Neoliberalism and Cultural Production

Tu 2:00PM - 5:55PM / 130 Cathedral of Learning / CRN 30405

Neoliberalism and cultural production. We will examine this contested term as it circulates in debates about cultural practice since the late 1970s. Course segments are likely to include contrastive models of the concept; their ascripted affinities to Marxist and Weberian traditions; distinctive concepts (“shock doctrine,” thought collective,” Comaroff’s “occult”); key historical figures and institutions (Kojève, Polanyi, Schumpeter, Hayek, Mont Pelerin); and the term’s contradictory symptoms under different ideological systems, such as post-socialist modernity. While cinema (e.g. Jia Zhangke, Ken Loach, Aleksei Balabanov) may be a core cultural emphasis, the course welcomes contributions from the fields of art history, literature, music, as well as sociology, history, and anthropology. The intent is to move beyond two tendencies in current debates: 1.) the deployment of the term exclusively as moral judgment; and 2.) its explanatory capacity for All the Things. Core texts will include Morowski, Harvey, and Klein, as well as critiques of Harvey (Abercrombie, Hindess). The course will ask participants to bring their fields of expertise (both regional and disciplinary) to these debates, situating their own departmental investments in relation not only to textual content, but also to production, distribution, and exhibition.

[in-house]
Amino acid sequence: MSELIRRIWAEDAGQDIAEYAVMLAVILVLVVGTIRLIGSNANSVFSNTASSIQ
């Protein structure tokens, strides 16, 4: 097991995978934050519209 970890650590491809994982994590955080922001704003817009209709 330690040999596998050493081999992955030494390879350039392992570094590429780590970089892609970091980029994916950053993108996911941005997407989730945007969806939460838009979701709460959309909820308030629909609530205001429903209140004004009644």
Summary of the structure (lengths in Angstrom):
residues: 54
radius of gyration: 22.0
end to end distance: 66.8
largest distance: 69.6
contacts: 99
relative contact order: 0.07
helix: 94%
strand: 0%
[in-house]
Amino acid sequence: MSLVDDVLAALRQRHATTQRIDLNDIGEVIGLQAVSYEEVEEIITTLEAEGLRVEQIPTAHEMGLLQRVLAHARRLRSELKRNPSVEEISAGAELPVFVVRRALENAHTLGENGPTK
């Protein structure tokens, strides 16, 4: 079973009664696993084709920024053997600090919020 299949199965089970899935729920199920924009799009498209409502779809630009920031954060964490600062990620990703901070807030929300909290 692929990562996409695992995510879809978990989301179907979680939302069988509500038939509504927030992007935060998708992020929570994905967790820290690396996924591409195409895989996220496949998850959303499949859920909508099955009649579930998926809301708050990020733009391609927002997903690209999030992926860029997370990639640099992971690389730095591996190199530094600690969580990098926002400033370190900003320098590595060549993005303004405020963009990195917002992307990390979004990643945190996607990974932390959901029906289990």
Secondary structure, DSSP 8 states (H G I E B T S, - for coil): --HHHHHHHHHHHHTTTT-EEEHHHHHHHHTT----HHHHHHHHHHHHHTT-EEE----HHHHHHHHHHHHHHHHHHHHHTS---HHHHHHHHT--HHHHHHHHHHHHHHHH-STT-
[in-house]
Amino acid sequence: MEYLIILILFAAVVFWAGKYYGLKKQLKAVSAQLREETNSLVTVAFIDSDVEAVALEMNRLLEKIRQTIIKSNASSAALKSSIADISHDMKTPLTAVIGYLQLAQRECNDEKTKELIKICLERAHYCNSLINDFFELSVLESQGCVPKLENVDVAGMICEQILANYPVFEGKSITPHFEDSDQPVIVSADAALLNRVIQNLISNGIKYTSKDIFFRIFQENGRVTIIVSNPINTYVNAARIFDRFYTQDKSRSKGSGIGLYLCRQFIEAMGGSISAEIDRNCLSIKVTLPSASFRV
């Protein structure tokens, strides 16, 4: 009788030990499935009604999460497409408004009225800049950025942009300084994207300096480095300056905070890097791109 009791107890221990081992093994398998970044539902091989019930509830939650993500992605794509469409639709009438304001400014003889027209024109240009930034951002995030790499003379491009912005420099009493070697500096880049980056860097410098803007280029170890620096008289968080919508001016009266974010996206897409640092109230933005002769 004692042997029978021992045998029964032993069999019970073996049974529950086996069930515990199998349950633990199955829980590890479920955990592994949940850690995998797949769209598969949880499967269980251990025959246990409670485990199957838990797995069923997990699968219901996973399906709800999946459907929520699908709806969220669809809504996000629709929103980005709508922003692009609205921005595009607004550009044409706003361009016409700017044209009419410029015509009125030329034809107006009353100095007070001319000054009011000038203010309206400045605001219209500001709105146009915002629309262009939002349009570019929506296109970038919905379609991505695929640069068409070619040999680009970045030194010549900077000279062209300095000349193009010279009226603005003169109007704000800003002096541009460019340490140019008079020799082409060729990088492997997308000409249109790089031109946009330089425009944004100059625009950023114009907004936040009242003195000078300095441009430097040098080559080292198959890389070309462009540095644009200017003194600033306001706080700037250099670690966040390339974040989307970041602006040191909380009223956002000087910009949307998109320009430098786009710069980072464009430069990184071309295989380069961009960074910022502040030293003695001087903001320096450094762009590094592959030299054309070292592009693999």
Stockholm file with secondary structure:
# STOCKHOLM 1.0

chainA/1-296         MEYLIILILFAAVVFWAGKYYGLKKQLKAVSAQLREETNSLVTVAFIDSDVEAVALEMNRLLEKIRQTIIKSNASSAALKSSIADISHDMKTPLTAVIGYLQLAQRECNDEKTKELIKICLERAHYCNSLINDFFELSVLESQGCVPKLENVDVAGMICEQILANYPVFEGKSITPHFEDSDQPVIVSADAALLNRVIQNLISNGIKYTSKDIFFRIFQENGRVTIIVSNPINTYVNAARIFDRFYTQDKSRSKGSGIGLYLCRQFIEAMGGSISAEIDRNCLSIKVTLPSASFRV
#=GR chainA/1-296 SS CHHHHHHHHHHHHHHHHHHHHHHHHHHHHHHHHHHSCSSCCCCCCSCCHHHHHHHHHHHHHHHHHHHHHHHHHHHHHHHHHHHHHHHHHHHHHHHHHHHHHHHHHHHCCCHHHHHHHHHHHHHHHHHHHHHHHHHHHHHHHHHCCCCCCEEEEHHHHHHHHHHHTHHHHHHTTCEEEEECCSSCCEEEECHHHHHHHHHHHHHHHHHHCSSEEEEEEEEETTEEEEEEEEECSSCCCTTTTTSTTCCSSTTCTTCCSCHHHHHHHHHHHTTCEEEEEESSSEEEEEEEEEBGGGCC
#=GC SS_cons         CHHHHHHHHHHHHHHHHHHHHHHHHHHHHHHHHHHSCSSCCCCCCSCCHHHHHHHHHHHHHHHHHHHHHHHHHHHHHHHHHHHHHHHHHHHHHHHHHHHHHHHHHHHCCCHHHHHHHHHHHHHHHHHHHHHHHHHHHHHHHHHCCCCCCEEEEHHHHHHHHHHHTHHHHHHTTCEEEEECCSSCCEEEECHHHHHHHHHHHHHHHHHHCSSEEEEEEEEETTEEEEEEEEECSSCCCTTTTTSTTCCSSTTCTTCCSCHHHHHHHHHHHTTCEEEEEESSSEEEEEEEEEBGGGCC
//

Number of Credits


Nancy Condee

Course Term


Course Category

Category C: Cultural Antagonisms and Cultural Crises

Course Year